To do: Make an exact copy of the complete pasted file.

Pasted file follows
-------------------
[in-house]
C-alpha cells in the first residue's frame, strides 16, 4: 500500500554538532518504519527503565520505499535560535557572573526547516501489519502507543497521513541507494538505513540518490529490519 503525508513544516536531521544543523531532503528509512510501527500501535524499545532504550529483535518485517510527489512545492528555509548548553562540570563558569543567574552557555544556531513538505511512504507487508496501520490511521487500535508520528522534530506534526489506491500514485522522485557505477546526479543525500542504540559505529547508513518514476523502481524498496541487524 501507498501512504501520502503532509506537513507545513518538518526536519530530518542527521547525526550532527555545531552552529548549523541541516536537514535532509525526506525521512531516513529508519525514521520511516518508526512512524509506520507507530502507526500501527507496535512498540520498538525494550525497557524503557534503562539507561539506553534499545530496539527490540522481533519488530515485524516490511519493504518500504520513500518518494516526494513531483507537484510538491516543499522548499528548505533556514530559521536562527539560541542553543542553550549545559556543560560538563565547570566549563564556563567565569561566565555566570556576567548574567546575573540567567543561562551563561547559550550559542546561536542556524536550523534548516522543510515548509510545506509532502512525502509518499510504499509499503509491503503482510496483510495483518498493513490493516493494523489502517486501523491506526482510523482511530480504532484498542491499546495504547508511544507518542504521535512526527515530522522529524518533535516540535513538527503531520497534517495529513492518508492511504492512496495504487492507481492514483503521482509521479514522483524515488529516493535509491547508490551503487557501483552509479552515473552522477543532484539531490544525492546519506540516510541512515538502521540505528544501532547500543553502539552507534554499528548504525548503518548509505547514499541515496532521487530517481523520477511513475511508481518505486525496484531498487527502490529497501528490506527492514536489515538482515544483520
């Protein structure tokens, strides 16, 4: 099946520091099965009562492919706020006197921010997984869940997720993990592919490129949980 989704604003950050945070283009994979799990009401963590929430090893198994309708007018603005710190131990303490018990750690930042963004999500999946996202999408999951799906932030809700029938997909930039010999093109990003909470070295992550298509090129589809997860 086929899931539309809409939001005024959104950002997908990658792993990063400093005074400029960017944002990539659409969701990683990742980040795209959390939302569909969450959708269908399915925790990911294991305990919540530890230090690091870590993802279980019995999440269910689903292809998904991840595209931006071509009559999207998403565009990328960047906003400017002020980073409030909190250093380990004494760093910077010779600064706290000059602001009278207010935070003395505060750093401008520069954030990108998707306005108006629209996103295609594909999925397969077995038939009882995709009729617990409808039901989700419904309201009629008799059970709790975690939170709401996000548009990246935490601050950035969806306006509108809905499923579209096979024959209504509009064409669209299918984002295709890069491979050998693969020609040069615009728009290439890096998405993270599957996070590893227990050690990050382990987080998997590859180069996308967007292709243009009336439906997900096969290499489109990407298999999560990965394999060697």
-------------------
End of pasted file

[in-house]
C-alpha cells in the first residue's frame, strides 16, 4: 500500500554538532518504519527503565520505499535560535557572573526547516501489519502507543497521513541507494538505513540518490529490519 503525508513544516536531521544543523531532503528509512510501527500501535524499545532504550529483535518485517510527489512545492528555509548548553562540570563558569543567574552557555544556531513538505511512504507487508496501520490511521487500535508520528522534530506534526489506491500514485522522485557505477546526479543525500542504540559505529547508513518514476523502481524498496541487524 501507498501512504501520502503532509506537513507545513518538518526536519530530518542527521547525526550532527555545531552552529548549523541541516536537514535532509525526506525521512531516513529508519525514521520511516518508526512512524509506520507507530502507526500501527507496535512498540520498538525494550525497557524503557534503562539507561539506553534499545530496539527490540522481533519488530515485524516490511519493504518500504520513500518518494516526494513531483507537484510538491516543499522548499528548505533556514530559521536562527539560541542553543542553550549545559556543560560538563565547570566549563564556563567565569561566565555566570556576567548574567546575573540567567543561562551563561547559550550559542546561536542556524536550523534548516522543510515548509510545506509532502512525502509518499510504499509499503509491503503482510496483510495483518498493513490493516493494523489502517486501523491506526482510523482511530480504532484498542491499546495504547508511544507518542504521535512526527515530522522529524518533535516540535513538527503531520497534517495529513492518508492511504492512496495504487492507481492514483503521482509521479514522483524515488529516493535509491547508490551503487557501483552509479552515473552522477543532484539531490544525492546519506540516510541512515538502521540505528544501532547500543553502539552507534554499528548504525548503518548509505547514499541515496532521487530517481523520477511513475511508481518505486525496484531498487527502490529497501528490506527492514536489515538482515544483520
């Protein structure tokens, strides 16, 4: 099946520091099965009562492919706020006197921010997984869940997720993990592919490129949980 989704604003950050945070283009994979799990009401963590929430090893198994309708007018603005710190131990303490018990750690930042963004999500999946996202999408999951799906932030809700029938997909930039010999093109990003909470070295992550298509090129589809997860 086929899931539309809409939001005024959104950002997908990658792993990063400093005074400029960017944002990539659409969701990683990742980040795209959390939302569909969450959708269908399915925790990911294991305990919540530890230090690091870590993802279980019995999440269910689903292809998904991840595209931006071509009559999207998403565009990328960047906003400017002020980073409030909190250093380990004494760093910077010779600064706290000059602001009278207010935070003395505060750093401008520069954030990108998707306005108006629209996103295609594909999925397969077995038939009882995709009729617990409808039901989700419904309201009629008799059970709790975690939170709401996000548009990246935490601050950035969806306006509108809905499923579209096979024959209504509009064409669209299918984002295709890069491979050998693969020609040069615009728009290439890096998405993270599957996070590893227990050690990050382990987080998997590859180069996308967007292709243009009336439906997900096969290499489109990407298999999560990965394999060697």